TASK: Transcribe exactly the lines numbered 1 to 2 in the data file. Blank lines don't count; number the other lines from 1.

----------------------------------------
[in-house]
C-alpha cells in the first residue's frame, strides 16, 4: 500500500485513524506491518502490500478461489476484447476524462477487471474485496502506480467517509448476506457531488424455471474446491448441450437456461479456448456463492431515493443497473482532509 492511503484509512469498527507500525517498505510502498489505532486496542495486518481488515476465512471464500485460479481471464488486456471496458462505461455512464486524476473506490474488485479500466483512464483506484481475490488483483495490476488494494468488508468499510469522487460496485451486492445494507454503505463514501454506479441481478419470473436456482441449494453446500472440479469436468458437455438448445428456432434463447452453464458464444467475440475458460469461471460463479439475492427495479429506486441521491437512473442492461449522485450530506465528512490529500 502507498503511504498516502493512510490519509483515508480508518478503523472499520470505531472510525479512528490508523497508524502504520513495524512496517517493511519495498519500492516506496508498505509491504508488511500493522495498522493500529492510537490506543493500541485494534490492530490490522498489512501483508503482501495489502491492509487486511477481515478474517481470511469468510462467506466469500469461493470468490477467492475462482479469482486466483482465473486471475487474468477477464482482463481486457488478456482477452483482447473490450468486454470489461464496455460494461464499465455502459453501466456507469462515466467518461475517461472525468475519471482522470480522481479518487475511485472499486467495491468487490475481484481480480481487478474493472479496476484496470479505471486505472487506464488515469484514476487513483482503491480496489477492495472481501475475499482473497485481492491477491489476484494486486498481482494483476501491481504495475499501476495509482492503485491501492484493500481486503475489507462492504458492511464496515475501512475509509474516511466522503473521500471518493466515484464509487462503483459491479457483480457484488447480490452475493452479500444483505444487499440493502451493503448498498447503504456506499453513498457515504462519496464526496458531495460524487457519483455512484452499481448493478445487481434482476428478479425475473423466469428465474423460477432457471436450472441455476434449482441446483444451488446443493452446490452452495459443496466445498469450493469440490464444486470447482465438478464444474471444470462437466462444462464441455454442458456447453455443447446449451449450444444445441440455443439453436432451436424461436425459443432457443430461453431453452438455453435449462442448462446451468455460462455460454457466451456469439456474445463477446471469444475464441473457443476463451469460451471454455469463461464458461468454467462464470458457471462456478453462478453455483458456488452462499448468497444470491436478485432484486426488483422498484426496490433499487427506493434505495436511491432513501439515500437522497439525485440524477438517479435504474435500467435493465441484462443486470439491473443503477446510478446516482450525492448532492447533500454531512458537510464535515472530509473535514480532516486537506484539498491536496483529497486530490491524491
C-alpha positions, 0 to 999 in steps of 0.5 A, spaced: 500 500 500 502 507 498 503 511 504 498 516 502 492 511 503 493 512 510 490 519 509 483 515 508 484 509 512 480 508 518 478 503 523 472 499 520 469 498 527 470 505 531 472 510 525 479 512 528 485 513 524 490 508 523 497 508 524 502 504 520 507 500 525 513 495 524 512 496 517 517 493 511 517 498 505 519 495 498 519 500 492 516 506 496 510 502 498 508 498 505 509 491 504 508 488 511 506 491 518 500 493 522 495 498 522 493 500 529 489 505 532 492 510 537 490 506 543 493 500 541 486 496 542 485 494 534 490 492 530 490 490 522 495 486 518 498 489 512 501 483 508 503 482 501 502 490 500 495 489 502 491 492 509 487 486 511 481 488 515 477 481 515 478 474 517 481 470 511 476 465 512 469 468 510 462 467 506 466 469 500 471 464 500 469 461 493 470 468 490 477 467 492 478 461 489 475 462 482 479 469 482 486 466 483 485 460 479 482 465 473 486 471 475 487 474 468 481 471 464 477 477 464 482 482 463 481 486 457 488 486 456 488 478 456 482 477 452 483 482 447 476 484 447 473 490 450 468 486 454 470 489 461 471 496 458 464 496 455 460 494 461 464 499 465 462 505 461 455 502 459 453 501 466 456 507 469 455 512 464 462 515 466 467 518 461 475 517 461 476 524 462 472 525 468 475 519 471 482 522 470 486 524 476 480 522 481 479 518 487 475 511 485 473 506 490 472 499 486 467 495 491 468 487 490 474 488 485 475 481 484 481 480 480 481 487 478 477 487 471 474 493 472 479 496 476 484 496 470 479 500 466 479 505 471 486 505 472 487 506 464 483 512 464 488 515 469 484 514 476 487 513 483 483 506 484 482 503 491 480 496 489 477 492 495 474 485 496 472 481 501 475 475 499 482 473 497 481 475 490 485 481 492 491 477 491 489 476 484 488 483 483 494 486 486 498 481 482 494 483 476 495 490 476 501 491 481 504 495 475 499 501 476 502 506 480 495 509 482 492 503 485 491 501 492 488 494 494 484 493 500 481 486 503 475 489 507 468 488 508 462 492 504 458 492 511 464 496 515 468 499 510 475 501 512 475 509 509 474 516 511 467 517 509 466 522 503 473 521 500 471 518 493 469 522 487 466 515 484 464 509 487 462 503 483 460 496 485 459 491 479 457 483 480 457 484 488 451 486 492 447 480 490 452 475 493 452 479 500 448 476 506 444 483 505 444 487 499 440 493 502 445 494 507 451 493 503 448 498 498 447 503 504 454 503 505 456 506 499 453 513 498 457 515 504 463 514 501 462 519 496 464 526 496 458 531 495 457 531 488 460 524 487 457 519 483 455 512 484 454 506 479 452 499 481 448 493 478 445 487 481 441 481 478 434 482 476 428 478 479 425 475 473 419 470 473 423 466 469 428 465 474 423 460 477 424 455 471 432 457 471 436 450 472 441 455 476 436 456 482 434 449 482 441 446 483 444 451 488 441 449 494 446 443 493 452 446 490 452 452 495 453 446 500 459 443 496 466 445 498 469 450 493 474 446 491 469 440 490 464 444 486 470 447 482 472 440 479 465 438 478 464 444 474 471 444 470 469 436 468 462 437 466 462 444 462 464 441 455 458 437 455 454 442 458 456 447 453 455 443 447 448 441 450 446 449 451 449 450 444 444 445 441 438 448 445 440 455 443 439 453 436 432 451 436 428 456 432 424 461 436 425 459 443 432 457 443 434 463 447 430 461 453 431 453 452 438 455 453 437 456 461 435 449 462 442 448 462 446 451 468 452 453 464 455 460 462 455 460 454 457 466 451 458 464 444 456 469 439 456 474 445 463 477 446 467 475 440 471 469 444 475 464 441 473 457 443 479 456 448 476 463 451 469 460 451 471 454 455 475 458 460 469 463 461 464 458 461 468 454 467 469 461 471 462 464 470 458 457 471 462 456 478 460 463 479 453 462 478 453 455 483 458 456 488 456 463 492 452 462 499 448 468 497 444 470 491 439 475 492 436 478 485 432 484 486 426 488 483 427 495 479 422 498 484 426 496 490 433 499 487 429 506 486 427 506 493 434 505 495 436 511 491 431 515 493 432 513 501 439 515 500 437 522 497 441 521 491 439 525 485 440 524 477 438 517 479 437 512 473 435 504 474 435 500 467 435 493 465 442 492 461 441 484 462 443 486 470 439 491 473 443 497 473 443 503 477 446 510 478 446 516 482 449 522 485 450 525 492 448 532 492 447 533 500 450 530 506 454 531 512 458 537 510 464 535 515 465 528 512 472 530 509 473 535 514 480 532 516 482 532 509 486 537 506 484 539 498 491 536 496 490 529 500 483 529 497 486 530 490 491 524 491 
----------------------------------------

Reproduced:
[in-house]
C-alpha cells in the first residue's frame, strides 16, 4: 500500500485513524506491518502490500478461489476484447476524462477487471474485496502506480467517509448476506457531488424455471474446491448441450437456461479456448456463492431515493443497473482532509 492511503484509512469498527507500525517498505510502498489505532486496542495486518481488515476465512471464500485460479481471464488486456471496458462505461455512464486524476473506490474488485479500466483512464483506484481475490488483483495490476488494494468488508468499510469522487460496485451486492445494507454503505463514501454506479441481478419470473436456482441449494453446500472440479469436468458437455438448445428456432434463447452453464458464444467475440475458460469461471460463479439475492427495479429506486441521491437512473442492461449522485450530506465528512490529500 502507498503511504498516502493512510490519509483515508480508518478503523472499520470505531472510525479512528490508523497508524502504520513495524512496517517493511519495498519500492516506496508498505509491504508488511500493522495498522493500529492510537490506543493500541485494534490492530490490522498489512501483508503482501495489502491492509487486511477481515478474517481470511469468510462467506466469500469461493470468490477467492475462482479469482486466483482465473486471475487474468477477464482482463481486457488478456482477452483482447473490450468486454470489461464496455460494461464499465455502459453501466456507469462515466467518461475517461472525468475519471482522470480522481479518487475511485472499486467495491468487490475481484481480480481487478474493472479496476484496470479505471486505472487506464488515469484514476487513483482503491480496489477492495472481501475475499482473497485481492491477491489476484494486486498481482494483476501491481504495475499501476495509482492503485491501492484493500481486503475489507462492504458492511464496515475501512475509509474516511466522503473521500471518493466515484464509487462503483459491479457483480457484488447480490452475493452479500444483505444487499440493502451493503448498498447503504456506499453513498457515504462519496464526496458531495460524487457519483455512484452499481448493478445487481434482476428478479425475473423466469428465474423460477432457471436450472441455476434449482441446483444451488446443493452446490452452495459443496466445498469450493469440490464444486470447482465438478464444474471444470462437466462444462464441455454442458456447453455443447446449451449450444444445441440455443439453436432451436424461436425459443432457443430461453431453452438455453435449462442448462446451468455460462455460454457466451456469439456474445463477446471469444475464441473457443476463451469460451471454455469463461464458461468454467462464470458457471462456478453462478453455483458456488452462499448468497444470491436478485432484486426488483422498484426496490433499487427506493434505495436511491432513501439515500437522497439525485440524477438517479435504474435500467435493465441484462443486470439491473443503477446510478446516482450525492448532492447533500454531512458537510464535515472530509473535514480532516486537506484539498491536496483529497486530490491524491